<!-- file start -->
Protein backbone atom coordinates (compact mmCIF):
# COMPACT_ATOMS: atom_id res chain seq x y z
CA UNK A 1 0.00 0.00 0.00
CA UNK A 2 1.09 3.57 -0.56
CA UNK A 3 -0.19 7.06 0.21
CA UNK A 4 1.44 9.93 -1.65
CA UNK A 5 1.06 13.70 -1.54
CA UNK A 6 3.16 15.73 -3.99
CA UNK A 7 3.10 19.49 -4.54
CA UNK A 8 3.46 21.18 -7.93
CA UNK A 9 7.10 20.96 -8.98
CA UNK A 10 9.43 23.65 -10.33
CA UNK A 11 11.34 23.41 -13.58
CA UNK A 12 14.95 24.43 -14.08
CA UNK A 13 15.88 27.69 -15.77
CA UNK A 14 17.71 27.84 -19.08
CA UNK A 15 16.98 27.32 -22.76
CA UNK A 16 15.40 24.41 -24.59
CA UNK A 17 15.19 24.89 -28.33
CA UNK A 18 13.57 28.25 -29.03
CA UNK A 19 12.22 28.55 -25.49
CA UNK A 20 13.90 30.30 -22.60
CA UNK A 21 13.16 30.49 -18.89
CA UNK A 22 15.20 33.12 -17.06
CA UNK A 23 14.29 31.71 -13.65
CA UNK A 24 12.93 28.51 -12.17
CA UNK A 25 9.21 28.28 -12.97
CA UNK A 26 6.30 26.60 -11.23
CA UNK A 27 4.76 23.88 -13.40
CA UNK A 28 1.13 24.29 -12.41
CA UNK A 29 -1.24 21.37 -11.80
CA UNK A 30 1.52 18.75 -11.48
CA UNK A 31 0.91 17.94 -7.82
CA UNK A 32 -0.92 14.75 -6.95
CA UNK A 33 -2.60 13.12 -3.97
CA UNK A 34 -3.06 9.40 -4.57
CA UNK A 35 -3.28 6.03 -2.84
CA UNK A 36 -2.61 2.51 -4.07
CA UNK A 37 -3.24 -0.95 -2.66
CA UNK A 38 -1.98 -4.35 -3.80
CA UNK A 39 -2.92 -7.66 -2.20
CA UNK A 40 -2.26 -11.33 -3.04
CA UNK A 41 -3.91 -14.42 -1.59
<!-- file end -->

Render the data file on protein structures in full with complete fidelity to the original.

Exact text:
Protein backbone atom coordinates (compact mmCIF):
# COMPACT_ATOMS: atom_id res chain seq x y z
CA UNK A 1 0.00 0.00 0.00
CA UNK A 2 1.09 3.57 -0.56
CA UNK A 3 -0.19 7.06 0.21
CA UNK A 4 1.44 9.93 -1.65
CA UNK A 5 1.06 13.70 -1.54
CA UNK A 6 3.16 15.73 -3.99
CA UNK A 7 3.10 19.49 -4.54
CA UNK A 8 3.46 21.18 -7.93
CA UNK A 9 7.10 20.96 -8.98
CA UNK A 10 9.43 23.65 -10.33
CA UNK A 11 11.34 23.41 -13.58
CA UNK A 12 14.95 24.43 -14.08
CA UNK A 13 15.88 27.69 -15.77
CA UNK A 14 17.71 27.84 -19.08
CA UNK A 15 16.98 27.32 -22.76
CA UNK A 16 15.40 24.41 -24.59
CA UNK A 17 15.19 24.89 -28.33
CA UNK A 18 13.57 28.25 -29.03
CA UNK A 19 12.22 28.55 -25.49
CA UNK A 20 13.90 30.30 -22.60
CA UNK A 21 13.16 30.49 -18.89
CA UNK A 22 15.20 33.12 -17.06
CA UNK A 23 14.29 31.71 -13.65
CA UNK A 24 12.93 28.51 -12.17
CA UNK A 25 9.21 28.28 -12.97
CA UNK A 26 6.30 26.60 -11.23
CA UNK A 27 4.76 23.88 -13.40
CA UNK A 28 1.13 24.29 -12.41
CA UNK A 29 -1.24 21.37 -11.80
CA UNK A 30 1.52 18.75 -11.48
CA UNK A 31 0.91 17.94 -7.82
CA UNK A 32 -0.92 14.75 -6.95
CA UNK A 33 -2.60 13.12 -3.97
CA UNK A 34 -3.06 9.40 -4.57
CA UNK A 35 -3.28 6.03 -2.84
CA UNK A 36 -2.61 2.51 -4.07
CA UNK A 37 -3.24 -0.95 -2.66
CA UNK A 38 -1.98 -4.35 -3.80
CA UNK A 39 -2.92 -7.66 -2.20
CA UNK A 40 -2.26 -11.33 -3.04
CA UNK A 41 -3.91 -14.42 -1.59